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Online database: Bibliography of the Terrestrial Molluscs of Canada
News and General Information
Wanted: leaf litter samples from anywhere in Canada
While the minute land molluscs that dwell in leaf litter are a major component of the terrestrial mollusc fauna of Canada, they have historically been neglected in many parts of Canada. Their small size has usually meant that they have been overlooked by all but the most dedicated naturalists and malacologists. Many gaps in our knowledge of these animals is the direct result of insufficient collections from almost all regions of the country. I am looking for donations of leaf litter samples (each 1–2 L in volume), or drift samples containing terrestrial species from anywhere in Canada. More information here.
Interactive maps at E-Fauna BC
October 2011 — New and updated data have been uploaded to E-Fauna BC, the Electronic Atlas of the Wildlife of British Columbia. Records are now available for terrestrial gastropods.
Need a mollusc identified?
Do you require identifications made of land snails or slugs? I can do these from specimens, or often from photographs. Please contact me for more information. I frequently help photographers, naturalists and others identify slugs and snails in their photos — just ask! Contact me here.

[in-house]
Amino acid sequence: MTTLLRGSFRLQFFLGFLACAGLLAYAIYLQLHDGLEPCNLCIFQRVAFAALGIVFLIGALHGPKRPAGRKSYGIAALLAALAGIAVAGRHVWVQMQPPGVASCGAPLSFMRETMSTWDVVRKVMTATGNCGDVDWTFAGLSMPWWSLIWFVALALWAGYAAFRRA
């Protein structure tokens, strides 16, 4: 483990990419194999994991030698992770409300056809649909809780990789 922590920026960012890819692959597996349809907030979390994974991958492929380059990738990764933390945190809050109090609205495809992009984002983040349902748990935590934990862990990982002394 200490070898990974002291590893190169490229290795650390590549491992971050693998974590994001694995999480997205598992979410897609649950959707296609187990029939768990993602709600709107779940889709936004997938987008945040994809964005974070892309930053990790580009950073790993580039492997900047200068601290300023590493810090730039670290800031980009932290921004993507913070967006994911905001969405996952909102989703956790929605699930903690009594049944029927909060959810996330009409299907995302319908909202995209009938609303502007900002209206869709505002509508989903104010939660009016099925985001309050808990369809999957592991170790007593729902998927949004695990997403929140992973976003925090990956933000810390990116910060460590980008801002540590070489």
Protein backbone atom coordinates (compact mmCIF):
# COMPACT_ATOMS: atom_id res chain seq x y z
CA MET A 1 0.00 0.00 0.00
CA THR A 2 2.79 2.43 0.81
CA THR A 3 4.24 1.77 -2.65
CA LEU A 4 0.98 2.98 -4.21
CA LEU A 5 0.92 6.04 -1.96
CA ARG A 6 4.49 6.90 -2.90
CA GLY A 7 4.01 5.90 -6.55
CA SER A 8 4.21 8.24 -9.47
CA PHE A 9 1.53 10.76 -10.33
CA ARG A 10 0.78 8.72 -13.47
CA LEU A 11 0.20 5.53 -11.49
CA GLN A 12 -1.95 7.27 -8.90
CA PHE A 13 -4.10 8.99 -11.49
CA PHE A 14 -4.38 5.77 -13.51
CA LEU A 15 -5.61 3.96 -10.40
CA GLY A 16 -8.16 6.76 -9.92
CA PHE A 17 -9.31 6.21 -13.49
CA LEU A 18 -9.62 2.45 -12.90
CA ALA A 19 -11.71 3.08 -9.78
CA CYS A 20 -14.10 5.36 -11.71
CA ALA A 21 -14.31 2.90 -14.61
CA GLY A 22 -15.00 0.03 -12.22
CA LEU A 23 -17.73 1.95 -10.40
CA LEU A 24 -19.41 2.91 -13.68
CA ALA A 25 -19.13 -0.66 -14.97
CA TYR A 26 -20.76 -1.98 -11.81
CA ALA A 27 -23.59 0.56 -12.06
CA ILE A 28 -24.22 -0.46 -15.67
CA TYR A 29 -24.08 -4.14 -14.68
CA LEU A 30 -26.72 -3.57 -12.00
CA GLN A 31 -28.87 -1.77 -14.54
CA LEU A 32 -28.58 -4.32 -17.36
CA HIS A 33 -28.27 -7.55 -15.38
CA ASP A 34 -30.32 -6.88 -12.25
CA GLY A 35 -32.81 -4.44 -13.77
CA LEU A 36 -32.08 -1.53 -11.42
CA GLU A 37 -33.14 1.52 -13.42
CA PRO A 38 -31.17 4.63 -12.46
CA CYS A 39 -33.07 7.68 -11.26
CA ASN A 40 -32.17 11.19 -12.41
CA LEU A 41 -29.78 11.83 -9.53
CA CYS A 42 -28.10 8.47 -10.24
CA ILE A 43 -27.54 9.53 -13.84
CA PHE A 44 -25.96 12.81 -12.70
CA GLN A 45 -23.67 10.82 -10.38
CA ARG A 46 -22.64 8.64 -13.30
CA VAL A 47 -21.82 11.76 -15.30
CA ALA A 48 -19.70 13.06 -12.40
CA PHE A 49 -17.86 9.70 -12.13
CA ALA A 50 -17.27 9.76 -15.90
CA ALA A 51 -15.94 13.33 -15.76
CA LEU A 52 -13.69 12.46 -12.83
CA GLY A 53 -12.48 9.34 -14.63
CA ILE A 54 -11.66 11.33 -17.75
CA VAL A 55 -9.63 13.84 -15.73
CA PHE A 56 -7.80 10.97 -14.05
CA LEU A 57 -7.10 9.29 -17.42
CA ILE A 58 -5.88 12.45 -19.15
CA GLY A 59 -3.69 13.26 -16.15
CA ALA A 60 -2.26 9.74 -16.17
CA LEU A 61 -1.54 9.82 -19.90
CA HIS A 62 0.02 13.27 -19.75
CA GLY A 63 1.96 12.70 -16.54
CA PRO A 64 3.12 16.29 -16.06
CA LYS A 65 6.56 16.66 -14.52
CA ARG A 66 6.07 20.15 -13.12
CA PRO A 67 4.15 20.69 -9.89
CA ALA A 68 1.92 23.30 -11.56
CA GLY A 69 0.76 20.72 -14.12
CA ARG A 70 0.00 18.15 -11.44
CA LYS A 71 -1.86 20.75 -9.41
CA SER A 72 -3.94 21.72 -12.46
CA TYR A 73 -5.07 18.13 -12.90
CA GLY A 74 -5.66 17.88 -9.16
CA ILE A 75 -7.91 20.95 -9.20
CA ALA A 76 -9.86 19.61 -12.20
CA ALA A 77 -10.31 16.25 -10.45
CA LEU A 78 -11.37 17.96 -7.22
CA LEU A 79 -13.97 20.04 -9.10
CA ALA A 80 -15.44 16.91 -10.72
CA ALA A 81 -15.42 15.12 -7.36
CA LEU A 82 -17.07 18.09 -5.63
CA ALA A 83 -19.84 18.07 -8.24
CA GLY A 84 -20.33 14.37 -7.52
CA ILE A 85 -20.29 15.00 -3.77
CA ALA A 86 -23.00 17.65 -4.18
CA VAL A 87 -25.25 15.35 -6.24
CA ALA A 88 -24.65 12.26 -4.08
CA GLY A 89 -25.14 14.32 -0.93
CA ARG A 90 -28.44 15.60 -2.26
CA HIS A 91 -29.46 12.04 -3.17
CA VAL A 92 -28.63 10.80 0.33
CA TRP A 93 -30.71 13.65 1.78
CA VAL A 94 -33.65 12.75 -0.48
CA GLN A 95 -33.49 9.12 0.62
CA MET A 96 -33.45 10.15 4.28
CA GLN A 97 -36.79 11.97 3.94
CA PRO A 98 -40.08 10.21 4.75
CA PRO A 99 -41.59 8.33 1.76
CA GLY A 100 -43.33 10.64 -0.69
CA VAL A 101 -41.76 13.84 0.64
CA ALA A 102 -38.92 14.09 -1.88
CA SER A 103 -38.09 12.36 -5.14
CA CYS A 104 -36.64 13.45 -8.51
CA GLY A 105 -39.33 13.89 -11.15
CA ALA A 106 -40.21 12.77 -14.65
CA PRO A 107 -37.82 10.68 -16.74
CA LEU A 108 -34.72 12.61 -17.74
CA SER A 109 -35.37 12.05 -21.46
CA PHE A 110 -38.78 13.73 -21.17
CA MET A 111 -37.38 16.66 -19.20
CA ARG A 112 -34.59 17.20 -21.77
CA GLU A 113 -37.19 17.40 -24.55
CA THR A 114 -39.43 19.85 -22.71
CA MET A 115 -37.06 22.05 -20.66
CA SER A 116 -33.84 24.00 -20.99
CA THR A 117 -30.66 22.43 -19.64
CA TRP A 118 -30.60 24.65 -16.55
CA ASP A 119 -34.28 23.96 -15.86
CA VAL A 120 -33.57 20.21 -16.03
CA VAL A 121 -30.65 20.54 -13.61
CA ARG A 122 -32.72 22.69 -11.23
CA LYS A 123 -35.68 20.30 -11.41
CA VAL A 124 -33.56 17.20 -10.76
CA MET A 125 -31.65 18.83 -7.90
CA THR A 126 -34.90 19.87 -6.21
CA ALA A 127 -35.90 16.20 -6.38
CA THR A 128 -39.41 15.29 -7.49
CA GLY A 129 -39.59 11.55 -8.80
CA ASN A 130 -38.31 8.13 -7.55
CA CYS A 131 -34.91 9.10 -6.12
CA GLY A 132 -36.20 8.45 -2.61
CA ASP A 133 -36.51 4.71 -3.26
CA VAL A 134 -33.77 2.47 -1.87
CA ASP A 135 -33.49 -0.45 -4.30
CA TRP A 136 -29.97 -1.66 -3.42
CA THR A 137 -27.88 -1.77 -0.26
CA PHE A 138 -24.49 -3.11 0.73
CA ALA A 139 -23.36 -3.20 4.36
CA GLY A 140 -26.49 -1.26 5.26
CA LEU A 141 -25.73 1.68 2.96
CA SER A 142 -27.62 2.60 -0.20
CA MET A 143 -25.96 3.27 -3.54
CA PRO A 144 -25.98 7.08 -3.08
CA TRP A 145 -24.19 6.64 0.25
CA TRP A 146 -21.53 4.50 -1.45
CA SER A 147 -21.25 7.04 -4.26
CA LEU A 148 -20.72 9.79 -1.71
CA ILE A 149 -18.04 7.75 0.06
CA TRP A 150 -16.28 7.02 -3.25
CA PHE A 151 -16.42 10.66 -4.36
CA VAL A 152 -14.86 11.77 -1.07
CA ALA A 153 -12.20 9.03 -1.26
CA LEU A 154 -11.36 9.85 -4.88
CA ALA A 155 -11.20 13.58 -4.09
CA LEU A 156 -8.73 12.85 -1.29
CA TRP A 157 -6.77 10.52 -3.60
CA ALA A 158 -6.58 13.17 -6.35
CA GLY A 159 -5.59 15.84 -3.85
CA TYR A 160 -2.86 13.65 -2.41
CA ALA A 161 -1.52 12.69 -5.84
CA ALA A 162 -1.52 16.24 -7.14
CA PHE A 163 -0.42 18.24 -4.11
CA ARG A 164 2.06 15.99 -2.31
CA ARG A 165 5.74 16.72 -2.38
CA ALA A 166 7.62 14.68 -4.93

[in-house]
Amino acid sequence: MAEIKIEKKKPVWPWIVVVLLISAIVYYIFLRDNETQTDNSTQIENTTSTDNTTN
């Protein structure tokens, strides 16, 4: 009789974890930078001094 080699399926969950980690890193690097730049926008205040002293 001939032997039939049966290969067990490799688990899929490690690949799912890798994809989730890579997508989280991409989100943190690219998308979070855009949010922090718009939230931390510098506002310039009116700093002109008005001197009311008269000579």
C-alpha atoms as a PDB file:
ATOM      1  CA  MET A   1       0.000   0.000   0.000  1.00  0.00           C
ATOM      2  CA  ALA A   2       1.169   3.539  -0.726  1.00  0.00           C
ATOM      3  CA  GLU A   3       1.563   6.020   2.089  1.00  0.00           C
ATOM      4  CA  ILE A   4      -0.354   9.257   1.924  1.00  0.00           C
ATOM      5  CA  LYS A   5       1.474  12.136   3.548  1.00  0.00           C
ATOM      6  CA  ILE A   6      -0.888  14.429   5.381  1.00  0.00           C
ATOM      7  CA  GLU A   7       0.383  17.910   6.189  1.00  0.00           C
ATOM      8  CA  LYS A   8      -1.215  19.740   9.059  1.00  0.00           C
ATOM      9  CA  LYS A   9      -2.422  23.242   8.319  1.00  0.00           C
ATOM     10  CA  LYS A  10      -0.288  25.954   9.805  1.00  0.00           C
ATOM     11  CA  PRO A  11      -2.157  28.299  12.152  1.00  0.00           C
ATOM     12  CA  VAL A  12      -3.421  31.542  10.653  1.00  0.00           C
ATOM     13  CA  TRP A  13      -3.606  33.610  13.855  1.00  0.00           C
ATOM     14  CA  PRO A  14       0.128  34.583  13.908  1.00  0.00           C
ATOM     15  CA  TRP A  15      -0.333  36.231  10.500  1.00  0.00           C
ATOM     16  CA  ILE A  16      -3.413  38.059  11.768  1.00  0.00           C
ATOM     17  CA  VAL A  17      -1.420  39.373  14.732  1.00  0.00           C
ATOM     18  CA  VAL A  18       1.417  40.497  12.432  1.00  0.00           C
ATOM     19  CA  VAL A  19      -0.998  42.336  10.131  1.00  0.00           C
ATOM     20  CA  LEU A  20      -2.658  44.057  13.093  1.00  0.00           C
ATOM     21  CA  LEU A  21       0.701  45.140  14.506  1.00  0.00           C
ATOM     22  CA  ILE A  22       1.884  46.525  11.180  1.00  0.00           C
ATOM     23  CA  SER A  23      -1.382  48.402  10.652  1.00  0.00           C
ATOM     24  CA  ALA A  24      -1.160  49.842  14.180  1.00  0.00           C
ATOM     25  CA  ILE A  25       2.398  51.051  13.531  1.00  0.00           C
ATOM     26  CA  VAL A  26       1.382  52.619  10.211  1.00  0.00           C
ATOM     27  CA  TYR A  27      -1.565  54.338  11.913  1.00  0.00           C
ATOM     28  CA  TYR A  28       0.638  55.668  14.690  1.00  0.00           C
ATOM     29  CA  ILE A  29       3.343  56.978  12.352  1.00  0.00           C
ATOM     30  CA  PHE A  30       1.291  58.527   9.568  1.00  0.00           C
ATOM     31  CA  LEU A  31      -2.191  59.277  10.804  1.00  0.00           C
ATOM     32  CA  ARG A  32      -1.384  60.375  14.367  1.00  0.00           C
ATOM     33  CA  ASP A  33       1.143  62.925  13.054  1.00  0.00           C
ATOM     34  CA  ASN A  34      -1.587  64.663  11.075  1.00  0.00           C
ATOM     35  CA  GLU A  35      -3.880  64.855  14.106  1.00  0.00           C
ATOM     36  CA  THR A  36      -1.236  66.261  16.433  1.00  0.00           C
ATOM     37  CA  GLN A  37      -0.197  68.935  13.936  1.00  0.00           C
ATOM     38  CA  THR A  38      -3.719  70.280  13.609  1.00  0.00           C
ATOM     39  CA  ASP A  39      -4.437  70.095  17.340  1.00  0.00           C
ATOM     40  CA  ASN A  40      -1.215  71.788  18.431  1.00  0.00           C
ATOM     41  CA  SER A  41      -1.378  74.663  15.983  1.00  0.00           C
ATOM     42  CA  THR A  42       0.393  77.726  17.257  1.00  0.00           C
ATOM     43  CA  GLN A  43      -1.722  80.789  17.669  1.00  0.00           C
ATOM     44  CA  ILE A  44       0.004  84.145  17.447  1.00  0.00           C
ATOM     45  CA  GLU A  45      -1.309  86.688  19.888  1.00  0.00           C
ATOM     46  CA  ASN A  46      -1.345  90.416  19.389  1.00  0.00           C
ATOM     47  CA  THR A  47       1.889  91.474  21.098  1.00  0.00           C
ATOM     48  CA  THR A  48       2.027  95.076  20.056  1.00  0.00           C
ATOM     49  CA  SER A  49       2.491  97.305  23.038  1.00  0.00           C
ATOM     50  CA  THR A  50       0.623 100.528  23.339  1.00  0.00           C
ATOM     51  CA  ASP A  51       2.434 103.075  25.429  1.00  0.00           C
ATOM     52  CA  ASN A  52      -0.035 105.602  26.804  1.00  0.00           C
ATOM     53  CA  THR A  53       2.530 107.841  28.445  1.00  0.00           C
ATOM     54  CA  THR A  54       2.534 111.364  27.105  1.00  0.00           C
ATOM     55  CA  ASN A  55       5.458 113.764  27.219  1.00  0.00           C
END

Cochlicopa lubrica & Pupilla hudsoniana
This post begins a series that will cover the land snails of the Northwest Territories, Canada.
Cochlicopa lubrica. Waiting for the rest of the group to finish, and scratching around in the hope to find something, I found this specimen, one of several, around the roots at the base of a tuft of grasses, in a grassy/sedgy swale parallel to the Fort Smith Hwy 5 but also on the highway’s shoulder.
Pupilla hudsoniana. Among the small pupilloids in the NWT is P. hudsoniana. Until recently, this species has been called Pupilla hebes (e.g., Forsyth 2004), and before that P. muscorum of some authors. A calciphicole (or calciphile), this species is probably common along the Hay River. This specimen was from a dry slope in leaf litter and broken limestone along the river.